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  • Ratha Tep

Interview with Jessixa Bagley, BOATS FOR PAPA

Buckley and his Mama live in a cozy cabin by the ocean. He loves to carve boats out of the driftwood he finds on the beach nearby. He makes big boats, long boats, short boats and tall boats, each one more beautiful than the last, and sends them out to sea. If they don't come back, he knows they've found their way to his papa, whom he misses very much.


By Jessixa Bagley

Publisher: Roaring Brook Press (June 30, 2015)

Can you tell me the origin story behind Boats for Papa

"I sort of had one of those lightning idea moments with Boats for Papa. It just came to me and wasn’t until I was done with the book that I realized it was basically the story of my childhood. Like Buckley, I was raised by my mom (my parents divorced when I was very young) and I had a long-distance relationship with my dad—not through boats, but rather phone calls, visits, and letters. My mom always encouraged me to make art—just like Mama in the story. The absence of Papa in the story is like the one in my own life

and left me focusing on who was there day-to-day to support me: my mom. I guess it’s like a love note to my mom in that way."

Boats for Papa explores loss and healing so beautifully. Are there other picture books

you love for how they explore loss or healing? "I love Grandad’s Island by Benji Davies. That is such a touching story and so delicately handles the passing of a grandparent. I also am just in awe of The Longest Letsgoboy, by Derick Wilder and Cátia Chien, that recently came out. It gives a look at death from the perspective of the dog, not the owner, offering so much hope and warmth. You really feel wrapped in love when you read it.

Also, Big Cat, Little Cat by Elisha Cooper. Goodness, that is a sweet book and also makes me SOB. All those books handle the transition of death in a beautiful way but give the reader insight on how to move on and welcome new joy with old memories."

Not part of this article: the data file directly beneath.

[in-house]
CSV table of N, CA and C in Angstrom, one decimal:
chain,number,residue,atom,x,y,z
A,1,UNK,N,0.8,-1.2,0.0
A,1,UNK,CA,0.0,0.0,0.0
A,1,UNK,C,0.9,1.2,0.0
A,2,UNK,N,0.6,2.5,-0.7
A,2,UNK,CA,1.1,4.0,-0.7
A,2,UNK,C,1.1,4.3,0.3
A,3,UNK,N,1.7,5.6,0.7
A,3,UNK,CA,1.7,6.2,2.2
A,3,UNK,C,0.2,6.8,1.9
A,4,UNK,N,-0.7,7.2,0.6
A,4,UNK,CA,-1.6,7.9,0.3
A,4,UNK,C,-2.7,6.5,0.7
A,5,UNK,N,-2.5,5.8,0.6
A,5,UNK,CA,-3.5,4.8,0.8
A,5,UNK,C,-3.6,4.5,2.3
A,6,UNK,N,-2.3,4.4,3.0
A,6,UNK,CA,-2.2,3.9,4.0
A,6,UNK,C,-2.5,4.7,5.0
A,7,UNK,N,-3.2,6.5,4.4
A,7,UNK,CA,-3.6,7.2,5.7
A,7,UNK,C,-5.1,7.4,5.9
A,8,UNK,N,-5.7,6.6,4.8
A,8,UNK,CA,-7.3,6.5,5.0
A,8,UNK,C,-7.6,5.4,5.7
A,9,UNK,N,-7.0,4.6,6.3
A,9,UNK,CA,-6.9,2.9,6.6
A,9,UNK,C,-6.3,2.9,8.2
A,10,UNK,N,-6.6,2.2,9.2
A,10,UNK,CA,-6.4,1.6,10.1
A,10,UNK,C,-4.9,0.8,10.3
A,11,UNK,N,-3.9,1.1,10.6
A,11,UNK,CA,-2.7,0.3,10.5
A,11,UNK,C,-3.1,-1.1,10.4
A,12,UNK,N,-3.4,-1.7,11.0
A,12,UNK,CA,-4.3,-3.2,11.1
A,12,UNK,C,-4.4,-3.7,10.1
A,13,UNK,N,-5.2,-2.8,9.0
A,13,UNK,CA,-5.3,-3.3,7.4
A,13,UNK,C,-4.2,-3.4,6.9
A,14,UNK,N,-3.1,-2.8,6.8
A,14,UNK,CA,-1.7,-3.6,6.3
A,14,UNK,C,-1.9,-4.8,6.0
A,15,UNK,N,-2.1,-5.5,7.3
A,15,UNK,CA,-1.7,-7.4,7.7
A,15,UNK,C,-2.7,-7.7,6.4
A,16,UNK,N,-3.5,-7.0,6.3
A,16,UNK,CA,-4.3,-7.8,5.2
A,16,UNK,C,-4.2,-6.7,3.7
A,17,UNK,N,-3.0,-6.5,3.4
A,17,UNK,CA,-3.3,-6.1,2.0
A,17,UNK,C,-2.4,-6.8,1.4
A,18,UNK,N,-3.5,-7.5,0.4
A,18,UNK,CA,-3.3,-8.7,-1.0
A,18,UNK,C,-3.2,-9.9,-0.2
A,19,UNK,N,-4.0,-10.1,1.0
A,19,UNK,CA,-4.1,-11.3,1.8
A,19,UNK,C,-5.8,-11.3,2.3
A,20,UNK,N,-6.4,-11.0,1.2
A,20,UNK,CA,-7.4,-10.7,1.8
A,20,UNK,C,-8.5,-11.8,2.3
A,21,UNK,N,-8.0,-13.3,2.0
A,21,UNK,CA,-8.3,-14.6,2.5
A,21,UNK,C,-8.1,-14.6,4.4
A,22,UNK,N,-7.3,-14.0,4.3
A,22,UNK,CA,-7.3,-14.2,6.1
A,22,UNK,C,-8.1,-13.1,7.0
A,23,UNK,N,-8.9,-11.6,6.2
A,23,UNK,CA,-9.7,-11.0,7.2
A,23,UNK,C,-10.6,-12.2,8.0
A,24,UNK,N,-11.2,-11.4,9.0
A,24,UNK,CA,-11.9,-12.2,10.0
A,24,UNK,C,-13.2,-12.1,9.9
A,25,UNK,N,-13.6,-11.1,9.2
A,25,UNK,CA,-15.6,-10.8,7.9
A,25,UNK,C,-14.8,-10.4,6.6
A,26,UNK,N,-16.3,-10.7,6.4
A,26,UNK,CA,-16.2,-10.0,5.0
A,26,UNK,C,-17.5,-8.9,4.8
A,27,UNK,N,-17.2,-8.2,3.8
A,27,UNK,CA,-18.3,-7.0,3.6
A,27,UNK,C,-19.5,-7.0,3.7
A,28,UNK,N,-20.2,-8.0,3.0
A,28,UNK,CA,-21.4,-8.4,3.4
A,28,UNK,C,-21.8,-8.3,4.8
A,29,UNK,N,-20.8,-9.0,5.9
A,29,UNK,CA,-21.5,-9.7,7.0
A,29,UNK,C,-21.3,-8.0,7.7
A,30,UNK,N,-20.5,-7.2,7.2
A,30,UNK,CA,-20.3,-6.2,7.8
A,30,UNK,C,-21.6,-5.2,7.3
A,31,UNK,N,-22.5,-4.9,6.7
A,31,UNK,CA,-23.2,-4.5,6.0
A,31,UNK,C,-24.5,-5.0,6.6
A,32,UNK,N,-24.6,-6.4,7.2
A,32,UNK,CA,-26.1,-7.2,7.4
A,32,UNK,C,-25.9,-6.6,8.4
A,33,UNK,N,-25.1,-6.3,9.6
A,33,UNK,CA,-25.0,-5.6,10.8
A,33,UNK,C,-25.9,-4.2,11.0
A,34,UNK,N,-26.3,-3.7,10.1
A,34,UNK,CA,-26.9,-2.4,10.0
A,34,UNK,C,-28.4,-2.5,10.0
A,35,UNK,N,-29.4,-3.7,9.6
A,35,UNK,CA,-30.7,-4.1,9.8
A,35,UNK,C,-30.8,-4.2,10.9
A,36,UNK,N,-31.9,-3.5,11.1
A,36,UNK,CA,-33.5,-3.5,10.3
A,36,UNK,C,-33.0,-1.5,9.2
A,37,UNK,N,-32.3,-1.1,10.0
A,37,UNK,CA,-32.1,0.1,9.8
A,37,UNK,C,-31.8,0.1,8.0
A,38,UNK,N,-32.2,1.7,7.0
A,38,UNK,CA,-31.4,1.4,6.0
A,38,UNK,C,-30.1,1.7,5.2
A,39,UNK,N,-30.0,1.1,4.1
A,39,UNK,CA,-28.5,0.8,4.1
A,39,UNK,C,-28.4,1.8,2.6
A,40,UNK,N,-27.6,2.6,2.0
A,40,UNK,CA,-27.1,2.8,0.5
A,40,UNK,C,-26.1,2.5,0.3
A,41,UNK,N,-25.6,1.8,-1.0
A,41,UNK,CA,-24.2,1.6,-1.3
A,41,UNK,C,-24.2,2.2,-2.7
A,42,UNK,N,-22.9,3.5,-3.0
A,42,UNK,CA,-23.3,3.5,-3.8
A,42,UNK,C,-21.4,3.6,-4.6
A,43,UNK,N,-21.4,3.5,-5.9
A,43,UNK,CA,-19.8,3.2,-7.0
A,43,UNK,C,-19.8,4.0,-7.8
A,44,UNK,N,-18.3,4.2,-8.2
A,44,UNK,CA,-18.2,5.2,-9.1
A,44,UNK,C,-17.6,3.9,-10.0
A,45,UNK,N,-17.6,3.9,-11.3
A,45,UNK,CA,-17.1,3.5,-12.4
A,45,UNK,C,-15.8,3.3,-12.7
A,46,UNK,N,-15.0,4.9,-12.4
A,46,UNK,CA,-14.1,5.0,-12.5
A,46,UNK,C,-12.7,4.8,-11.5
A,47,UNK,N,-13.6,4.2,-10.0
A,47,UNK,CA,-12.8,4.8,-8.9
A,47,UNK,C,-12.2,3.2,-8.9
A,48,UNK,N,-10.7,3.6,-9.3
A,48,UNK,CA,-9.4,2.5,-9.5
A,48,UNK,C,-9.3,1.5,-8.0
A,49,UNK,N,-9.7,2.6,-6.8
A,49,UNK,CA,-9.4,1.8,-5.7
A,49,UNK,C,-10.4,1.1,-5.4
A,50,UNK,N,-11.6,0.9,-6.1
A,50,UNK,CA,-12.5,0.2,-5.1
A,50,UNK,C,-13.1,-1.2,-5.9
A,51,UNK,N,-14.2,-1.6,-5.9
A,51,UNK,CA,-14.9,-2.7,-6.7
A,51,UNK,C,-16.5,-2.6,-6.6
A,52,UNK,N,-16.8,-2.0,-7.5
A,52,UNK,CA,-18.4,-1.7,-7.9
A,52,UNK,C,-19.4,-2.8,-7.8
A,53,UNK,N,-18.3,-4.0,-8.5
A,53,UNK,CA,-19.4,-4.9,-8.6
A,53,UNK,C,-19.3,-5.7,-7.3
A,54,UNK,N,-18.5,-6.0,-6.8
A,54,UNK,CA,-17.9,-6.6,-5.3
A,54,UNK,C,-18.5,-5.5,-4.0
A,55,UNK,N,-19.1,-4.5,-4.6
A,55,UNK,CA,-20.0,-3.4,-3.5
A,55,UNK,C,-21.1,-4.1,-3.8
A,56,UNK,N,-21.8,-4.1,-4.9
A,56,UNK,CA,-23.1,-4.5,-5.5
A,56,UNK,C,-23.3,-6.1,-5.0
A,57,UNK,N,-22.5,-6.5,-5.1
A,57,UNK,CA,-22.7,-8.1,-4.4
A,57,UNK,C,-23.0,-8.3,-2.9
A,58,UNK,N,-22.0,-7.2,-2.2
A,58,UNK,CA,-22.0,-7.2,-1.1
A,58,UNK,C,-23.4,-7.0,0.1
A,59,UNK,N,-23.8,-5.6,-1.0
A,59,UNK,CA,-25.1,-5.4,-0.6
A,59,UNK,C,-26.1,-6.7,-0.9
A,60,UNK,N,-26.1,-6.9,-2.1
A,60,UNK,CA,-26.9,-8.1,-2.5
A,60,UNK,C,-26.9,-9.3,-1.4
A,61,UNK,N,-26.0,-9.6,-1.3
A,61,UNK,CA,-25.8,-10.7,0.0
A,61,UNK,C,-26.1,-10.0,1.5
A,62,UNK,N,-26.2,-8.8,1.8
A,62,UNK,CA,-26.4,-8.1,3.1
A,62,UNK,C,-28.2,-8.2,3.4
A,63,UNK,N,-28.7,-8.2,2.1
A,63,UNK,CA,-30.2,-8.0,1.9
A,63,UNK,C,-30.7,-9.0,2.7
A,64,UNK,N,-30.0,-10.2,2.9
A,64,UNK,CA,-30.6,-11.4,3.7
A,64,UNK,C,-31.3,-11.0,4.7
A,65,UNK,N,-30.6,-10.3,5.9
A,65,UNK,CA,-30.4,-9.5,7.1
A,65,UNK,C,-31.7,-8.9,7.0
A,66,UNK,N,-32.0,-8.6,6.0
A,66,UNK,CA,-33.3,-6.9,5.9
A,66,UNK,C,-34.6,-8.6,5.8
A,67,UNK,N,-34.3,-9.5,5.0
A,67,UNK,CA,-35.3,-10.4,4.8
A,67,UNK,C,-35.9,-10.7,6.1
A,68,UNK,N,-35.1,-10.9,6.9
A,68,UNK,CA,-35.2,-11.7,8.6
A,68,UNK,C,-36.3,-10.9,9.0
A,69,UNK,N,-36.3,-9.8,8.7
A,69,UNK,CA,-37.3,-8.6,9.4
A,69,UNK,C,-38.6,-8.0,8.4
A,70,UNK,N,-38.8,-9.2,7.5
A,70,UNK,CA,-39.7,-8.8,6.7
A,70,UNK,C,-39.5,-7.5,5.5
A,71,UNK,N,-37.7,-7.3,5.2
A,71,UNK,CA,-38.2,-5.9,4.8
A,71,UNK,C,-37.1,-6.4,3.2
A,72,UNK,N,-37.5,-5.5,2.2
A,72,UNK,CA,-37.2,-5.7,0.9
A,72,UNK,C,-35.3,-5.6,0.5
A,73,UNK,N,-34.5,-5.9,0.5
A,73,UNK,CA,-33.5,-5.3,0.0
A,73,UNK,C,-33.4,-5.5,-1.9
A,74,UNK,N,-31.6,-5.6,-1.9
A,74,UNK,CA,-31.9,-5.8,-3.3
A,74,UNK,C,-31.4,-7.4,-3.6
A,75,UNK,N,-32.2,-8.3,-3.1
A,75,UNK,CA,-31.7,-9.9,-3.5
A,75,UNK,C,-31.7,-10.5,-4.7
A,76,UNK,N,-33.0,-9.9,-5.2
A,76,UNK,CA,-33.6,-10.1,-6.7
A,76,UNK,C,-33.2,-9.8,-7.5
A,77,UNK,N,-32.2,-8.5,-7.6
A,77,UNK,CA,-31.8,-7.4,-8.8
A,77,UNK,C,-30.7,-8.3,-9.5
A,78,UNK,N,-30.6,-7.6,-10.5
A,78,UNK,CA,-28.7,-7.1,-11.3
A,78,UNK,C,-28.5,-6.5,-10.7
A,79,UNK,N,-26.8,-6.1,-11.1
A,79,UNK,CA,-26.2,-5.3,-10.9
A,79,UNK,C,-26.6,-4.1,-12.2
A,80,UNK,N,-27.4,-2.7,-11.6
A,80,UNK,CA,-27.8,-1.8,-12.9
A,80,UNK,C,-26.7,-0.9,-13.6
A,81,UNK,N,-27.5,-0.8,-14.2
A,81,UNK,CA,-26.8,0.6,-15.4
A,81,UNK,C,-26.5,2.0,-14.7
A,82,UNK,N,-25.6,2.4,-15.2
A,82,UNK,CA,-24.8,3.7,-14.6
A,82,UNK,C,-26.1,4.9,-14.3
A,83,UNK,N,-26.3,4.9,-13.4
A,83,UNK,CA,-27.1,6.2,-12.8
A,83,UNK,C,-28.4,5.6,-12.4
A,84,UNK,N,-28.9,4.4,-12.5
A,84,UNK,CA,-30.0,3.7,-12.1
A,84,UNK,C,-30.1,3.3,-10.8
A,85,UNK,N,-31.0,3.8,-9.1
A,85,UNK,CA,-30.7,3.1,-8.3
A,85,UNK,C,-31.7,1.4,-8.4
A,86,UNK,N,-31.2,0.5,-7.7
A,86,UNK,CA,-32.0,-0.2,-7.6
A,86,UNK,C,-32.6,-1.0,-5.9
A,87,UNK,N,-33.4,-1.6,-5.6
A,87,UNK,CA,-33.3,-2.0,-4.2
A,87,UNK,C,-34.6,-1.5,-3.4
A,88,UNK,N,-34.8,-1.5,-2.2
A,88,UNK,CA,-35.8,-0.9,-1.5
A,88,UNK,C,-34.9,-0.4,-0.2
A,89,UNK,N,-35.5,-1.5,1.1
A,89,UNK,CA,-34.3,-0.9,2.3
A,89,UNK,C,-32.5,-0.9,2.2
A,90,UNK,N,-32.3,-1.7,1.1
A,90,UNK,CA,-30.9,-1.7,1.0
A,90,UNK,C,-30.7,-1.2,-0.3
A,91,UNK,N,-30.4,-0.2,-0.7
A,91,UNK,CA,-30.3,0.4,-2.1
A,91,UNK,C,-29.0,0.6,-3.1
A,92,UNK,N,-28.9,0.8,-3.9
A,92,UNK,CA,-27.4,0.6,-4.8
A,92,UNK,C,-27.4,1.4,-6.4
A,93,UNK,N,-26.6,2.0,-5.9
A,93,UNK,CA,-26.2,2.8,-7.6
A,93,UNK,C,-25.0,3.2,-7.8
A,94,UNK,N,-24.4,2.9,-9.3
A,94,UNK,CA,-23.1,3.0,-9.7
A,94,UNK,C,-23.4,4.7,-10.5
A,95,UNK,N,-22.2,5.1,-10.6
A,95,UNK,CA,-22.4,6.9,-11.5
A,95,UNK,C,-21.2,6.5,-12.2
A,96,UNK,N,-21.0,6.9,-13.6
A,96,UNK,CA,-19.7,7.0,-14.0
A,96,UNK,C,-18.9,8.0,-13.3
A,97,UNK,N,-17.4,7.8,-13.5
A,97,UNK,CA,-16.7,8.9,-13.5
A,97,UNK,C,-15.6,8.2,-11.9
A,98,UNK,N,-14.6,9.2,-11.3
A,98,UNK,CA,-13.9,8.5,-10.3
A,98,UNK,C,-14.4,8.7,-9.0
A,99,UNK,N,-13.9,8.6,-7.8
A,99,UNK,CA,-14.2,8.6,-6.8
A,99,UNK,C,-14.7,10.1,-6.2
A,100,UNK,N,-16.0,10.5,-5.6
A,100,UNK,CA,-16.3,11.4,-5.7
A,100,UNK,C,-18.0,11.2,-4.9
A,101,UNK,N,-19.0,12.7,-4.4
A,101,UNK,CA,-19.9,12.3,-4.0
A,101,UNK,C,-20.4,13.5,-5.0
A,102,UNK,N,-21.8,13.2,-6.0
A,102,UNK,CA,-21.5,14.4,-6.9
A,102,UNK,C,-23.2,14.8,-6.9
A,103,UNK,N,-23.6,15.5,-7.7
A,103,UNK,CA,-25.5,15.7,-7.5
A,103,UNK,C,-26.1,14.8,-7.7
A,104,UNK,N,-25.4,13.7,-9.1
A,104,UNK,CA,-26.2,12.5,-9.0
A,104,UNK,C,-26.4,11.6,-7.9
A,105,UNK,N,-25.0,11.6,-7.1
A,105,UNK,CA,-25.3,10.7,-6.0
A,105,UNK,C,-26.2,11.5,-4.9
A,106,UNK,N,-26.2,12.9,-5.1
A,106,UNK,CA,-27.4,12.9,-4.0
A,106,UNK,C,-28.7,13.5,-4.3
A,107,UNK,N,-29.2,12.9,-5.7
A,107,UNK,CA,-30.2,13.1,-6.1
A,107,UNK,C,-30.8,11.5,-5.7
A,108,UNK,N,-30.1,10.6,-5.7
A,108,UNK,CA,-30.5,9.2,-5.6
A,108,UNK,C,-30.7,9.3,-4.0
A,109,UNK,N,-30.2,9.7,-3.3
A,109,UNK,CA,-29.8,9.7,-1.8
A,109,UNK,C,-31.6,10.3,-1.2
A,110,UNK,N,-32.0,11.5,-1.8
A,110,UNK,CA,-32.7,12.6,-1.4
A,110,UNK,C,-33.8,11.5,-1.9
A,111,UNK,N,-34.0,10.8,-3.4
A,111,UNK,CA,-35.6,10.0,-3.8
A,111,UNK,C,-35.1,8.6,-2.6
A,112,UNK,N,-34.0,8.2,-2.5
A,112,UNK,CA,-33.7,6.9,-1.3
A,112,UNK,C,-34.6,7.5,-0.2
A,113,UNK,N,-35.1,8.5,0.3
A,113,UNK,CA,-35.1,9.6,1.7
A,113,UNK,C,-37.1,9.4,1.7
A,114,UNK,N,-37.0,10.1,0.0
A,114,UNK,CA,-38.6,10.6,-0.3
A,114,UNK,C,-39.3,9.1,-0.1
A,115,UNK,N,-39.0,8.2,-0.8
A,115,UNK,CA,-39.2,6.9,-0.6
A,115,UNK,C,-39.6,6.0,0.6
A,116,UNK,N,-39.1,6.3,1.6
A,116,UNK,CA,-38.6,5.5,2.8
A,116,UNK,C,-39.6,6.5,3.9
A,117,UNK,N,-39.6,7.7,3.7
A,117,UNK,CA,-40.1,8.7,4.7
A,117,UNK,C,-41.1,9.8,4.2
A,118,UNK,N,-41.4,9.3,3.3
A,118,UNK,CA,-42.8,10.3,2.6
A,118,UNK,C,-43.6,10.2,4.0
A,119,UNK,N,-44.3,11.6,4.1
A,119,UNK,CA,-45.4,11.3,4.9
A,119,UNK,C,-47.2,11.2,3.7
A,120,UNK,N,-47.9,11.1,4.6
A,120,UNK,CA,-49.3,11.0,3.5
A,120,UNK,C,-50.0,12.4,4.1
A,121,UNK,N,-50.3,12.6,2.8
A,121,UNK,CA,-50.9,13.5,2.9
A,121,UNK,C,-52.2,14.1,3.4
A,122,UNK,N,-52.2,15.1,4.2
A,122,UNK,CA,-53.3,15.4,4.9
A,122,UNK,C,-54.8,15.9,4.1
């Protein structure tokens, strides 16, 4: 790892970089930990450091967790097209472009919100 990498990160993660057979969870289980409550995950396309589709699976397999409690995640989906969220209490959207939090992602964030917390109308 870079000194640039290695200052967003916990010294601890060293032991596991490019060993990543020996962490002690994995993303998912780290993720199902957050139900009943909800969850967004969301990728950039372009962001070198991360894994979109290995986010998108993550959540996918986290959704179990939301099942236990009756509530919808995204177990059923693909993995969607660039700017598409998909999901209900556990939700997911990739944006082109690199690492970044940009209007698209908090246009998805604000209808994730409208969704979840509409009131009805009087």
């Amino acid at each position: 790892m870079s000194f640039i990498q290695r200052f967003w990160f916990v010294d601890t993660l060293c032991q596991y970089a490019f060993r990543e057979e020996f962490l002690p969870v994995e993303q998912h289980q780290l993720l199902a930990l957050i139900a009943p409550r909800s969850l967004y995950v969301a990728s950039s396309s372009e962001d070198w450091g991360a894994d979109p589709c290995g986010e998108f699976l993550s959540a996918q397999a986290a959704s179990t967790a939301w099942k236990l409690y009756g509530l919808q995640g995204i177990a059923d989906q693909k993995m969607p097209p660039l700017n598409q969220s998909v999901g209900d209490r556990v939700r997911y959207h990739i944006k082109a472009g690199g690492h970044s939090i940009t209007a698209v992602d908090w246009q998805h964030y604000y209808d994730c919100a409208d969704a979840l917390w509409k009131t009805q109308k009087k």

Do you have a favorite bookstore? "Being born an Oregonian, Powell’s Books in downtown Portland was a fixture in my life and part of my childhood in a very special way. It was a place that I would go with my family all the time that involved ritual and routine—much like the way some people attend church.

I was so small walking through the stacks of books. I felt excited and at the same time also humbled by what was around me. Being there seeing all those books made me feel like I was almost in the presence of royalty. There was nothing more important than books and the people that made them. Even though I don’t live in Portland anymore, I still consider it a home away from home."

What would be on your list of 100 best picture books of all time? "My top 100 would definitely be peppered with what I’ve listed above, but I have to include Strega Nona by Tomie dePaola. That book was so magical to me as a child. I loved the graphic illustrations of the pasta taking over the town! I also would probably put Ms. Nelson Is Missing! by Harry Allard and James Marshall. Another favorite from my childhood. I’ve thought about certain pages of that book my whole life.

Also, Who Needs Donuts? by Mark Alan Stamaty. I didn’t get introduced to that book until I was an adult but it’s strange, more detailed than any other book I’ve read, and it’s incredibly fun—it’s absolutely perfect."


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